The key roles played by the Royal Observer Corps in the Second World War have, all too often, been overshadowed by more glamourous arms of the defence forces. The teams in the Sector Stations, plotting the battles raging above, and the Spitfires and Hurricanes swooping upon the formations of enemy fighters and bombers, present easily-imagined and dramatic scenes. Yet between the radar stations, detecting the German aircraft approaching over the Channel, and the Sector Controls were the little sand-bagged posts of the Observer Corps that provided over-land tracking of the enemy formations. The Royal Observer Corps (the Royal prefix being approved in 1941) proved a vital link in the communication chain in the defence of the UK, particularly in the Battle of Britain, as it provided the only means of tracking enemy aircraft once they had crossed the coastline. The highly-skilled Observers were also able to identify and count the enemy aircraft, turning blips on a screen into actual types and numbers of German machines.
Even after the threat from the Luftwaffe receded after the Battle of Britain and the Blitz, the ROC again came to the fore when the V1's opened a new reign of terror in 1944. Because these small, fast weapons were so hard to detect the RAF s fighter controllers moved into the ROC's operations rooms so that they could respond to the V-1 threat more rapidly. In this official history of the ROC written shortly after the war, the corps operations throughout the conflict are set out in great detail. This includes a section on the last flight of Rudolf Hess, as well as one detailing the work of those who were selected for employment as Seaborne Observers on ships during the D-Day landings, where their specialist identification skills were used to prevent the all-too prevalent instances of friendly fire . This history provides an account of the ROC which is just as important in understanding the operations of the corps as the Observers were in the defence of the United Kingdom during the Second War.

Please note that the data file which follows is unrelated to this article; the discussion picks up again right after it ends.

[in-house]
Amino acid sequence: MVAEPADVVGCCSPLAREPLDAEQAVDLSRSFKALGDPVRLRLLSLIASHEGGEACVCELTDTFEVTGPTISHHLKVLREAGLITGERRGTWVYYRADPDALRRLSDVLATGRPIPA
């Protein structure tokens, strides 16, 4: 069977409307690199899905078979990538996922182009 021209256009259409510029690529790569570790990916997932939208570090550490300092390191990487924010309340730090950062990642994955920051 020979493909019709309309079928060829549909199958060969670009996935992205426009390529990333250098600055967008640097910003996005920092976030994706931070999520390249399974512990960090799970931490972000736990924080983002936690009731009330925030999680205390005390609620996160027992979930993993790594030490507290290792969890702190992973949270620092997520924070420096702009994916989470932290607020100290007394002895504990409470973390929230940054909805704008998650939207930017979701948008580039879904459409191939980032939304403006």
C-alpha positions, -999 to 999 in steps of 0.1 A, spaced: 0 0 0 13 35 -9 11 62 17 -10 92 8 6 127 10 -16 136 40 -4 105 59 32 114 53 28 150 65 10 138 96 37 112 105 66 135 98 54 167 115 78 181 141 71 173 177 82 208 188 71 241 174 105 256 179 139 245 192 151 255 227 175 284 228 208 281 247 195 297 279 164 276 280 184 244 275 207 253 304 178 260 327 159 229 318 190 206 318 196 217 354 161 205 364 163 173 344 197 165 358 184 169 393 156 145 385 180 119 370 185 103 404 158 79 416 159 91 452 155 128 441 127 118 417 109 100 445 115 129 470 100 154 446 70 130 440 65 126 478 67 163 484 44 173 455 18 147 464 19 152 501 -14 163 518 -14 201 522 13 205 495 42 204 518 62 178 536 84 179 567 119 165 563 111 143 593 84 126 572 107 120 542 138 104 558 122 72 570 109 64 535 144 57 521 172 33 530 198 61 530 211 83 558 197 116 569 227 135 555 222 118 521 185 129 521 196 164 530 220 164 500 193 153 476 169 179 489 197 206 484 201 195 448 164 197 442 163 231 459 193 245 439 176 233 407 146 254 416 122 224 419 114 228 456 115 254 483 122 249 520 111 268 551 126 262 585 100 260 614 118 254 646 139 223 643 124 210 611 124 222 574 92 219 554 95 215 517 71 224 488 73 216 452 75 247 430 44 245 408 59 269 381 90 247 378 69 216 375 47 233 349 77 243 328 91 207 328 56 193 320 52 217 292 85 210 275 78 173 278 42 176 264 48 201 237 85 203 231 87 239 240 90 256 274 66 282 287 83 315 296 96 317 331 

We offer free standard UK delivery on all orders over £50.
Orders up to £30 are charged a flat fee of £4.95
Orders between £30.01 and £50 are charged a flat fee of £6.95.
Usual UK delivery timescale (excluding custom prints) is between 5 and 7 working days from the date of dispatch. Please allow up to 14 working days for delivery. For custom print delivery pricing and timescales see below.
Royal Mail industrial action taking place in 2023 may have an impact on delivery times to all destinations both within the UK and internationally. These delays are out of our control.
We can also ship most items worldwide.
For full details, including prices, click here.
Your prints and frames will be handmade by King & McGaw at their Sussex workshop.
Unframed orders are shipped within 5 working days (normally shipped next day).
Framed orders are shipped within 20 working days.
Further information on delivery timescales for custom prints can be found here.
If you are not completely satisfied with your item you may return it within 28 days for a refund.
For further details on returns click here.
Unfortunately we cannot offer a refund on custom prints unless they are faulty or we have made a mistake. Custom prints are exempt as they are made to order.
Manufacturer/Publisher: Frontline books
Date Published: 2022